In September 1941, the people of Batz-sur-Mer see two 240 mm caliber heavy artillery guns arrive at the station of Batz. They are mounted on railway tracks and are followed by five trucks carrying equipment and ammunition. As soon as they arrive, the German sailors of the 4th company of the 280th naval artillery battalion build a firing emplacement for the guns on a patch of land linked to the railway track, 500 meters away from the sea.
The promontory of La Dilane, 19 meters above sea level, is selected as the place to build a firing control and range finding post type S414 (construction reference on the bunker catalogue of the Todt Organization). This bunker is linked to the others belonging to the group. It issued coordinates to the guns which fired without visibility on ships at sea. The building, which is 25 meters long with a maximum height of 17 meters, constitutes a mass of 1,800 cubic meters and contains an intricate combination of 110 tons of round iron and 15 tons of I-shaped iron. It is the only one of its type in France. Its surface area is 285 square meters. Being practically the only building on the plain, the bunker is disguised to look like a hotel. A false roof and a brick wall are built to hide the angular aspect of the façade. False windows are deceptively painted along the façade as well as false bricks and gables, in the style of a Normandy villa. The bunker is manned by 21 men, including one officer.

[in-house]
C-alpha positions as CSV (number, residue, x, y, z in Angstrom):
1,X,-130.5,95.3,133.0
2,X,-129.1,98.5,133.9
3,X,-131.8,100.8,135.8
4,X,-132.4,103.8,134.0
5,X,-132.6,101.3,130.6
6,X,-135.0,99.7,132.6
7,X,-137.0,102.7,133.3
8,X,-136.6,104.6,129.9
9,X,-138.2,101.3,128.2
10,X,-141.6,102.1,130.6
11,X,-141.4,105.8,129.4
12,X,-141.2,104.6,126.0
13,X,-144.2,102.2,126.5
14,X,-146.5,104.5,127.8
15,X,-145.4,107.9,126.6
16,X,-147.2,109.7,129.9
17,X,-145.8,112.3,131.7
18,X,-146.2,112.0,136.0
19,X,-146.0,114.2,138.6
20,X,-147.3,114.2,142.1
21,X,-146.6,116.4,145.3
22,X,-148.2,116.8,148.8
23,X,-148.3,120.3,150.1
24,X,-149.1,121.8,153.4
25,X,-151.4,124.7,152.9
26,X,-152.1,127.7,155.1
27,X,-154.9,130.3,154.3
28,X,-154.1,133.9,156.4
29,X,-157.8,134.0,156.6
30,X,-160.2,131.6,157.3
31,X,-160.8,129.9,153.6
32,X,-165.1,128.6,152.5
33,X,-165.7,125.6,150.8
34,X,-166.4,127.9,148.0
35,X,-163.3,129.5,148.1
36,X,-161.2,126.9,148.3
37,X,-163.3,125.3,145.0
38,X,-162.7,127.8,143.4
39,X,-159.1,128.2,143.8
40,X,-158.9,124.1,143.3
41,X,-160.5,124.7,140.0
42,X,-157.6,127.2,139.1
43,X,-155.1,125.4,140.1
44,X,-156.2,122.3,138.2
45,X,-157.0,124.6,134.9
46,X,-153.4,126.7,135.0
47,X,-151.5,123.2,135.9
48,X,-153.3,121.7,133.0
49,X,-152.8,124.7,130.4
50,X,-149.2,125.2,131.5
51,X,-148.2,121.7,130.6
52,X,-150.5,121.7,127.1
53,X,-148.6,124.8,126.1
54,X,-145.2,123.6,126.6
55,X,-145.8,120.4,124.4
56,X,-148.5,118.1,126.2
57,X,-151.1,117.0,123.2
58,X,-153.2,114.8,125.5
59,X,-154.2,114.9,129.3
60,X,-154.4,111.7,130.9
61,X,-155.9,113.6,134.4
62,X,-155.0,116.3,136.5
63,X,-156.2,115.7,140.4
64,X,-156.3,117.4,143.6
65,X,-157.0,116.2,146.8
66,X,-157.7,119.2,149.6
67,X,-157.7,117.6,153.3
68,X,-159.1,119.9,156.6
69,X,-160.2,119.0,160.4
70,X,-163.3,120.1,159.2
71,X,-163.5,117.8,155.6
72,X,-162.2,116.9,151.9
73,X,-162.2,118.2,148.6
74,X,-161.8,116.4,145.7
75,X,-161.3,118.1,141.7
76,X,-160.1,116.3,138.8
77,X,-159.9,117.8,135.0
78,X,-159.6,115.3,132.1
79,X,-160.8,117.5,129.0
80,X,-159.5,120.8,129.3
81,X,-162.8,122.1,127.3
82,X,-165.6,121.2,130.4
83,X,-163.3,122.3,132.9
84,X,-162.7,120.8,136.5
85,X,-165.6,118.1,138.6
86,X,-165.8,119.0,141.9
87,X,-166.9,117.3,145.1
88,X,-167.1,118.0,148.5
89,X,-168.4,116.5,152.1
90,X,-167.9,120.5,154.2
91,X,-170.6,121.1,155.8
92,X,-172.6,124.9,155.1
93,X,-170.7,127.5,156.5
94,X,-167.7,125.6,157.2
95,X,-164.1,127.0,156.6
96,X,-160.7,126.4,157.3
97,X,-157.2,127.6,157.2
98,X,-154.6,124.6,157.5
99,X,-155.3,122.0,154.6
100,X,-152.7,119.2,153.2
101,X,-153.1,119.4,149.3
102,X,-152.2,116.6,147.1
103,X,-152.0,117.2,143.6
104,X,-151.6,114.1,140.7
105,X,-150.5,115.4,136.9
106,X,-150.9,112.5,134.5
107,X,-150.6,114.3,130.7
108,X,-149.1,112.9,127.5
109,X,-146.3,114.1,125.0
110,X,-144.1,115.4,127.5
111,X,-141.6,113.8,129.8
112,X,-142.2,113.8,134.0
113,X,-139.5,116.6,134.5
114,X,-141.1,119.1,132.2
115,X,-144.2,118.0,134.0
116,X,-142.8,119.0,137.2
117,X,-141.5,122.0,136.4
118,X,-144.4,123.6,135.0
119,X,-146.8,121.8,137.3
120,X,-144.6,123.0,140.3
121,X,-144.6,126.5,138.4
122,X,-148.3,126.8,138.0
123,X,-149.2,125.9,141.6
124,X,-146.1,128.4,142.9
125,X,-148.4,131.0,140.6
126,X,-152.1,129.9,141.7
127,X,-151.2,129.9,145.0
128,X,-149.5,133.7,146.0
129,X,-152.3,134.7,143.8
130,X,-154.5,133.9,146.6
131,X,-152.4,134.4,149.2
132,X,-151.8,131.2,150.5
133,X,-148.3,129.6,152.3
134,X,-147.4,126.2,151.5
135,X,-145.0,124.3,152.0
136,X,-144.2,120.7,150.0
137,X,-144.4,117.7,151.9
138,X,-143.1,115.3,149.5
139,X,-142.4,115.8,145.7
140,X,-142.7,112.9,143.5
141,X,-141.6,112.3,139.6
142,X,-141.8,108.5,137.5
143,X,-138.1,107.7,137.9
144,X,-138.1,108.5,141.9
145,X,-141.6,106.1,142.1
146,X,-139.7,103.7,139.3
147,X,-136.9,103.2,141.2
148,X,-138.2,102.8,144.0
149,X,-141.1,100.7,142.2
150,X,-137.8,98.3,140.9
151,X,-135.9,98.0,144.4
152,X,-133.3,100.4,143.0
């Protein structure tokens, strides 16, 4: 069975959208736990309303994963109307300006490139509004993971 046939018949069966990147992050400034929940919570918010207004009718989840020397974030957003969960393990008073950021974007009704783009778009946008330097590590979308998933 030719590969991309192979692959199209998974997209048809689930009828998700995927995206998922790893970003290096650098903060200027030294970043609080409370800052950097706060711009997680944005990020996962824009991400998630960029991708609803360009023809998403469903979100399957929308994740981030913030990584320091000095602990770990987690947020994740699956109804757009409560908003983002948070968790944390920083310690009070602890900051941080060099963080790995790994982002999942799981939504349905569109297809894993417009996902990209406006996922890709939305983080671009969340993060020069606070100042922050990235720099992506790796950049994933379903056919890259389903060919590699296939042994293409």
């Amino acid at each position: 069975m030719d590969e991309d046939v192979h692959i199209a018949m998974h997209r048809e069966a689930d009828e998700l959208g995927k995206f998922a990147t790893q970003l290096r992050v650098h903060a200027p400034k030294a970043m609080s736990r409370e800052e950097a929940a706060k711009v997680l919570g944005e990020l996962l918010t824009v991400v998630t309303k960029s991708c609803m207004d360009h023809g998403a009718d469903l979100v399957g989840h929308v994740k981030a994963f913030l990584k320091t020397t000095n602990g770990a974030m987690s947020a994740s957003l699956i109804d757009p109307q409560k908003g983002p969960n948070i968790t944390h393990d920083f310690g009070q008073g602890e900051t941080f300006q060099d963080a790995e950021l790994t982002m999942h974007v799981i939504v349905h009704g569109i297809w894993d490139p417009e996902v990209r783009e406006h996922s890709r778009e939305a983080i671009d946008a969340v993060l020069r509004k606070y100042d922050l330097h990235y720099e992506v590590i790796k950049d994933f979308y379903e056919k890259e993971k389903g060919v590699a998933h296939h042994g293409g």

The two guns mounted on rails are in fact old French guns dating back to the First World War. They had been seized by the Germans in 1940. One of the two 240 mm guns will take part in battles around the Saint-Nazaire Pocket. Having been removed from its place, it will fire on the boundaries of the Pocket until May 6, 1945! On May 11, 1945 the sailors of the 4/ M.A.A. 280, stationed at Batz-sur-Mer, are interned in prison camps. Batz-sur-Mer is liberated.
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